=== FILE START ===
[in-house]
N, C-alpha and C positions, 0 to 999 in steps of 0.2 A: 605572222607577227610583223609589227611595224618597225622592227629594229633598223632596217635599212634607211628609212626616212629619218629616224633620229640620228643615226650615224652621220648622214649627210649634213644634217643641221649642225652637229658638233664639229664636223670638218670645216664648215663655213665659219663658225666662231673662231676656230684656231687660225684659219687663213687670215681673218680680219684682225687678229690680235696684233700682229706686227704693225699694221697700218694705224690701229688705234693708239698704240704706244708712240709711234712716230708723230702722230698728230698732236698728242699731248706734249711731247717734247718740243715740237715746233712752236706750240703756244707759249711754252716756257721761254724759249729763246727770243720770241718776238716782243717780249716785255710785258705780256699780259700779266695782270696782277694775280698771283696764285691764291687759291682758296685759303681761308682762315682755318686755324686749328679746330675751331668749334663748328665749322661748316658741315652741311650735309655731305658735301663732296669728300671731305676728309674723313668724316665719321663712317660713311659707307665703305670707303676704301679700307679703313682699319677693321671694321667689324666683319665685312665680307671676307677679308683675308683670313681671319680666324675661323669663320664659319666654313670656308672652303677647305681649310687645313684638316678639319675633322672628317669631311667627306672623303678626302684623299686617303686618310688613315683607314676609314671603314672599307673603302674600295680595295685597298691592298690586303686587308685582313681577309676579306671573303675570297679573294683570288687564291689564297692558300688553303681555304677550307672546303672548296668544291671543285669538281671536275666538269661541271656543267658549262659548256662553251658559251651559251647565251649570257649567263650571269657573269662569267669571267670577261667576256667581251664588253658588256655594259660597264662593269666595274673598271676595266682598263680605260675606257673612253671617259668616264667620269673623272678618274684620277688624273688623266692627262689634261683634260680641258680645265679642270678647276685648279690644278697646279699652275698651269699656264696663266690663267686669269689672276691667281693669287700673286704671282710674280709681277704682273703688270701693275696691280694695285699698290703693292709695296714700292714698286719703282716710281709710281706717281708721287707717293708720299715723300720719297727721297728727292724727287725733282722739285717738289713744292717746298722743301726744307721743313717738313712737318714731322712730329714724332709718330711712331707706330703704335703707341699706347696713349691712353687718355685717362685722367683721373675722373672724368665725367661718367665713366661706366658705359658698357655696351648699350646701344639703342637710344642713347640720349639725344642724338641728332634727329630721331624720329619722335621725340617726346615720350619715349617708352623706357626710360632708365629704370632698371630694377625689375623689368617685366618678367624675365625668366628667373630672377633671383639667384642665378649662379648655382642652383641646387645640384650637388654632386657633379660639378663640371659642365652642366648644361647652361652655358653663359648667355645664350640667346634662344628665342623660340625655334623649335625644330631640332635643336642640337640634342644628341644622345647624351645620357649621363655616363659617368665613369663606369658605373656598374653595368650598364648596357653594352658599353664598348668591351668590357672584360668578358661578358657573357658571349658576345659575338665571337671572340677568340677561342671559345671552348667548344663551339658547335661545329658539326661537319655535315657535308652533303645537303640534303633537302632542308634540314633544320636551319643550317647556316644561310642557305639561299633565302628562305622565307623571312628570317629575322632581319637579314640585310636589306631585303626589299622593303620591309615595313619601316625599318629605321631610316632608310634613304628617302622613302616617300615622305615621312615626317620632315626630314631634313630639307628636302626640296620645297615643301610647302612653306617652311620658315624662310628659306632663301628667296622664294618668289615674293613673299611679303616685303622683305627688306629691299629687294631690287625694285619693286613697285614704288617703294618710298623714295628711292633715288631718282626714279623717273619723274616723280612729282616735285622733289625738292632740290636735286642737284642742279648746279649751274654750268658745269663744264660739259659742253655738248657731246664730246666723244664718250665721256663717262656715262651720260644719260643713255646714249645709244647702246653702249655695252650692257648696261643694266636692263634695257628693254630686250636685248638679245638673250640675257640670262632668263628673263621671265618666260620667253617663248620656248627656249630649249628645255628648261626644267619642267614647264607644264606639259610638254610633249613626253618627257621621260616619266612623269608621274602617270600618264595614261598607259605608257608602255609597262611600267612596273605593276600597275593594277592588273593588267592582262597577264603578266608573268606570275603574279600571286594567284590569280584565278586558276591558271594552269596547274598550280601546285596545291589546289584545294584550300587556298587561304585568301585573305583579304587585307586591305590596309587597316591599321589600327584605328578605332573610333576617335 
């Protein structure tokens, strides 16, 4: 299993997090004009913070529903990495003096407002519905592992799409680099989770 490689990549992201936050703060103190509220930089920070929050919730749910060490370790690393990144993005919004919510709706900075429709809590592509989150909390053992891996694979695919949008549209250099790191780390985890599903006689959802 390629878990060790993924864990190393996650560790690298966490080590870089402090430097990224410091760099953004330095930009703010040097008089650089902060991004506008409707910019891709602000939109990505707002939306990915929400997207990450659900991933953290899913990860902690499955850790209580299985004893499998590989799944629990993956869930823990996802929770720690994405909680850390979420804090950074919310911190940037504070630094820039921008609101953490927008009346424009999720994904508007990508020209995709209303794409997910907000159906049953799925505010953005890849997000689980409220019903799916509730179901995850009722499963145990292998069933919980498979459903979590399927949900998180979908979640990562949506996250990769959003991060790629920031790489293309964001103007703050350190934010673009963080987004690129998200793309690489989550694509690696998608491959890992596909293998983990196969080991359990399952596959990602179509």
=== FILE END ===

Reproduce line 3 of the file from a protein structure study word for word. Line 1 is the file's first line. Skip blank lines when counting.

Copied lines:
């Protein structure tokens, strides 16, 4: 299993997090004009913070529903990495003096407002519905592992799409680099989770 490689990549992201936050703060103190509220930089920070929050919730749910060490370790690393990144993005919004919510709706900075429709809590592509989150909390053992891996694979695919949008549209250099790191780390985890599903006689959802 390629878990060790993924864990190393996650560790690298966490080590870089402090430097990224410091760099953004330095930009703010040097008089650089902060991004506008409707910019891709602000939109990505707002939306990915929400997207990450659900991933953290899913990860902690499955850790209580299985004893499998590989799944629990993956869930823990996802929770720690994405909680850390979420804090950074919310911190940037504070630094820039921008609101953490927008009346424009999720994904508007990508020209995709209303794409997910907000159906049953799925505010953005890849997000689980409220019903799916509730179901995850009722499963145990292998069933919980498979459903979590399927949900998180979908979640990562949506996250990769959003991060790629920031790489293309964001103007703050350190934010673009963080987004690129998200793309690489989550694509690696998608491959890992596909293998983990196969080991359990399952596959990602179509």